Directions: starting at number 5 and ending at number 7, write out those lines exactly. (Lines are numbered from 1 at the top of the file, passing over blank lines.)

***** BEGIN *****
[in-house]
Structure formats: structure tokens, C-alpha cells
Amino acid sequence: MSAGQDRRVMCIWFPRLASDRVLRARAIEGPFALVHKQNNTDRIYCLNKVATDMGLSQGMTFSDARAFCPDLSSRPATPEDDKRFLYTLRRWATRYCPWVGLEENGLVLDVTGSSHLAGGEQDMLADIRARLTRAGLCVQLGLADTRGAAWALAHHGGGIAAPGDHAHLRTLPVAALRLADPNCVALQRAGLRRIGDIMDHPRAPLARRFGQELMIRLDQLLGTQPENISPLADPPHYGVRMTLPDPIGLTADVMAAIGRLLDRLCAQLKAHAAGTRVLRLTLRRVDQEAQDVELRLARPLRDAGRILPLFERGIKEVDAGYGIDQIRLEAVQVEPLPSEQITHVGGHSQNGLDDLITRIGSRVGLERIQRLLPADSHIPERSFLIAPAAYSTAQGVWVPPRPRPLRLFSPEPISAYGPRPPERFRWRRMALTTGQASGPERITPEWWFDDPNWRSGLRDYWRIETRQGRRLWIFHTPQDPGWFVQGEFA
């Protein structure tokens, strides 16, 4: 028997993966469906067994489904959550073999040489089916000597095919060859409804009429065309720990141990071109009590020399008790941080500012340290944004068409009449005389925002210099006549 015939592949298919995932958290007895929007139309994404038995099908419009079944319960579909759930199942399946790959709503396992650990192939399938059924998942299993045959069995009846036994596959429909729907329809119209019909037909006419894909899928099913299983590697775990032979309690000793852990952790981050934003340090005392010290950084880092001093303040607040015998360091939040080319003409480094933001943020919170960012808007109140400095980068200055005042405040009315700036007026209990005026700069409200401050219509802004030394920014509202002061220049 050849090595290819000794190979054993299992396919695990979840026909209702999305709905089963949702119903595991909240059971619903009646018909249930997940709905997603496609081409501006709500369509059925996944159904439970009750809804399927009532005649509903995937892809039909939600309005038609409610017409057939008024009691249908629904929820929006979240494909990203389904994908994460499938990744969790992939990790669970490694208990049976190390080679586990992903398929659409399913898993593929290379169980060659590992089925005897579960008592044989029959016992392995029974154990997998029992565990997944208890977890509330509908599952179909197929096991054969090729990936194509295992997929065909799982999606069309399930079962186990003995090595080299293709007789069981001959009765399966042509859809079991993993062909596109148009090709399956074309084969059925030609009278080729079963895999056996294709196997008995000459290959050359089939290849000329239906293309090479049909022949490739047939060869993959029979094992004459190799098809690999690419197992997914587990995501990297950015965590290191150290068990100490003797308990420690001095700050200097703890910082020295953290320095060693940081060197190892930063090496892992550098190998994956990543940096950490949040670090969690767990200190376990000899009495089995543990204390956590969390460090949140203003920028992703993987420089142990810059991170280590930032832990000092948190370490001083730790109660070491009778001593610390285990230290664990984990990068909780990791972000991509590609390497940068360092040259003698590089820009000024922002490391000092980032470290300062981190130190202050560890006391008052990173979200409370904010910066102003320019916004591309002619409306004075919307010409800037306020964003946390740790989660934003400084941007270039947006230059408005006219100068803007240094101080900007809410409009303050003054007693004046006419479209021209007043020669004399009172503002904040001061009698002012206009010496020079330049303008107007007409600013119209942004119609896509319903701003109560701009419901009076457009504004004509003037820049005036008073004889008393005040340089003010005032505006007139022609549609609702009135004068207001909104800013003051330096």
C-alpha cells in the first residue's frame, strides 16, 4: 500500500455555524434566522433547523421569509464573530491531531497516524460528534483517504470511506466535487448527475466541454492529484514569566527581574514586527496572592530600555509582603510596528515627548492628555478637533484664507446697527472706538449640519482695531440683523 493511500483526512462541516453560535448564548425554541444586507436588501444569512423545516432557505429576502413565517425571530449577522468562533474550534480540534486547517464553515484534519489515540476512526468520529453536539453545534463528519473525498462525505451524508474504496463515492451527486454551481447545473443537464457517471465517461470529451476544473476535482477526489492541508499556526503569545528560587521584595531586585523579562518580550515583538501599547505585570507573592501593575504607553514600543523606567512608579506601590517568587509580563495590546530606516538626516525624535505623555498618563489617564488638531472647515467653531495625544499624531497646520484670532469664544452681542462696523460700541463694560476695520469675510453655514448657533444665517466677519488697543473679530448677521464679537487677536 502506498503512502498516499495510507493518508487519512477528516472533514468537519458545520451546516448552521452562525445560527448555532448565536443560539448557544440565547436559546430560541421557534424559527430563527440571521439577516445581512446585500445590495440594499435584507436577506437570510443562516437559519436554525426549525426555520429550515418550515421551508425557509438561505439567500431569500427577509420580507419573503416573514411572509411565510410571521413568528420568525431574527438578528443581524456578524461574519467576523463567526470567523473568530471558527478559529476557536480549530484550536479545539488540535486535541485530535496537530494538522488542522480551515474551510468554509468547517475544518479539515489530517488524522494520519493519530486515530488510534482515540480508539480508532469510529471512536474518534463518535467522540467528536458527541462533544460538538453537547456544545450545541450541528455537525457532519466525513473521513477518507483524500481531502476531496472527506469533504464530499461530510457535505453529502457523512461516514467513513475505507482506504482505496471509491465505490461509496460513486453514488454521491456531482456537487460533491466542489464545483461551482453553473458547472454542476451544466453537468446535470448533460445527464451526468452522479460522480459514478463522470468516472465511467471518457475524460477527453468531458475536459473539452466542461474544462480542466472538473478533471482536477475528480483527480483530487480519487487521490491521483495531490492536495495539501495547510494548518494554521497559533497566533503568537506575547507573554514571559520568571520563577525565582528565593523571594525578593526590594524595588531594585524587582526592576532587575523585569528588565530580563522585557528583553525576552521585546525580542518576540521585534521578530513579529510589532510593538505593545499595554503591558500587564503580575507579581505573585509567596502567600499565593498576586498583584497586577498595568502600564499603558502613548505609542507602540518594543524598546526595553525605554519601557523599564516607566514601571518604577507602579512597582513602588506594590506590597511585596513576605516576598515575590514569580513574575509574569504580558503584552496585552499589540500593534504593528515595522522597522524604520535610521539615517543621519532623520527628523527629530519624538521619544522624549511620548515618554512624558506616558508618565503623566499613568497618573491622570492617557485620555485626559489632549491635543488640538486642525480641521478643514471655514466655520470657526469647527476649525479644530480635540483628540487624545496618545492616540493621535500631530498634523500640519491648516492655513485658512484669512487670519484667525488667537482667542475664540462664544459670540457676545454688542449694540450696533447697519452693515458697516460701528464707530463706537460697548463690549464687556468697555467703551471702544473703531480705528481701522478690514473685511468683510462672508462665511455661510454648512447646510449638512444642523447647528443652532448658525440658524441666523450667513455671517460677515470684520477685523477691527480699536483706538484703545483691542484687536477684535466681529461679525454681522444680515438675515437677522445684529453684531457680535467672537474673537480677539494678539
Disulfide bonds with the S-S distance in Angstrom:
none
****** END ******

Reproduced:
C-alpha cells in the first residue's frame, strides 16, 4: 500500500455555524434566522433547523421569509464573530491531531497516524460528534483517504470511506466535487448527475466541454492529484514569566527581574514586527496572592530600555509582603510596528515627548492628555478637533484664507446697527472706538449640519482695531440683523 493511500483526512462541516453560535448564548425554541444586507436588501444569512423545516432557505429576502413565517425571530449577522468562533474550534480540534486547517464553515484534519489515540476512526468520529453536539453545534463528519473525498462525505451524508474504496463515492451527486454551481447545473443537464457517471465517461470529451476544473476535482477526489492541508499556526503569545528560587521584595531586585523579562518580550515583538501599547505585570507573592501593575504607553514600543523606567512608579506601590517568587509580563495590546530606516538626516525624535505623555498618563489617564488638531472647515467653531495625544499624531497646520484670532469664544452681542462696523460700541463694560476695520469675510453655514448657533444665517466677519488697543473679530448677521464679537487677536 502506498503512502498516499495510507493518508487519512477528516472533514468537519458545520451546516448552521452562525445560527448555532448565536443560539448557544440565547436559546430560541421557534424559527430563527440571521439577516445581512446585500445590495440594499435584507436577506437570510443562516437559519436554525426549525426555520429550515418550515421551508425557509438561505439567500431569500427577509420580507419573503416573514411572509411565510410571521413568528420568525431574527438578528443581524456578524461574519467576523463567526470567523473568530471558527478559529476557536480549530484550536479545539488540535486535541485530535496537530494538522488542522480551515474551510468554509468547517475544518479539515489530517488524522494520519493519530486515530488510534482515540480508539480508532469510529471512536474518534463518535467522540467528536458527541462533544460538538453537547456544545450545541450541528455537525457532519466525513473521513477518507483524500481531502476531496472527506469533504464530499461530510457535505453529502457523512461516514467513513475505507482506504482505496471509491465505490461509496460513486453514488454521491456531482456537487460533491466542489464545483461551482453553473458547472454542476451544466453537468446535470448533460445527464451526468452522479460522480459514478463522470468516472465511467471518457475524460477527453468531458475536459473539452466542461474544462480542466472538473478533471482536477475528480483527480483530487480519487487521490491521483495531490492536495495539501495547510494548518494554521497559533497566533503568537506575547507573554514571559520568571520563577525565582528565593523571594525578593526590594524595588531594585524587582526592576532587575523585569528588565530580563522585557528583553525576552521585546525580542518576540521585534521578530513579529510589532510593538505593545499595554503591558500587564503580575507579581505573585509567596502567600499565593498576586498583584497586577498595568502600564499603558502613548505609542507602540518594543524598546526595553525605554519601557523599564516607566514601571518604577507602579512597582513602588506594590506590597511585596513576605516576598515575590514569580513574575509574569504580558503584552496585552499589540500593534504593528515595522522597522524604520535610521539615517543621519532623520527628523527629530519624538521619544522624549511620548515618554512624558506616558508618565503623566499613568497618573491622570492617557485620555485626559489632549491635543488640538486642525480641521478643514471655514466655520470657526469647527476649525479644530480635540483628540487624545496618545492616540493621535500631530498634523500640519491648516492655513485658512484669512487670519484667525488667537482667542475664540462664544459670540457676545454688542449694540450696533447697519452693515458697516460701528464707530463706537460697548463690549464687556468697555467703551471702544473703531480705528481701522478690514473685511468683510462672508462665511455661510454648512447646510449638512444642523447647528443652532448658525440658524441666523450667513455671517460677515470684520477685523477691527480699536483706538484703545483691542484687536477684535466681529461679525454681522444680515438675515437677522445684529453684531457680535467672537474673537480677539494678539
Disulfide bonds with the S-S distance in Angstrom:
none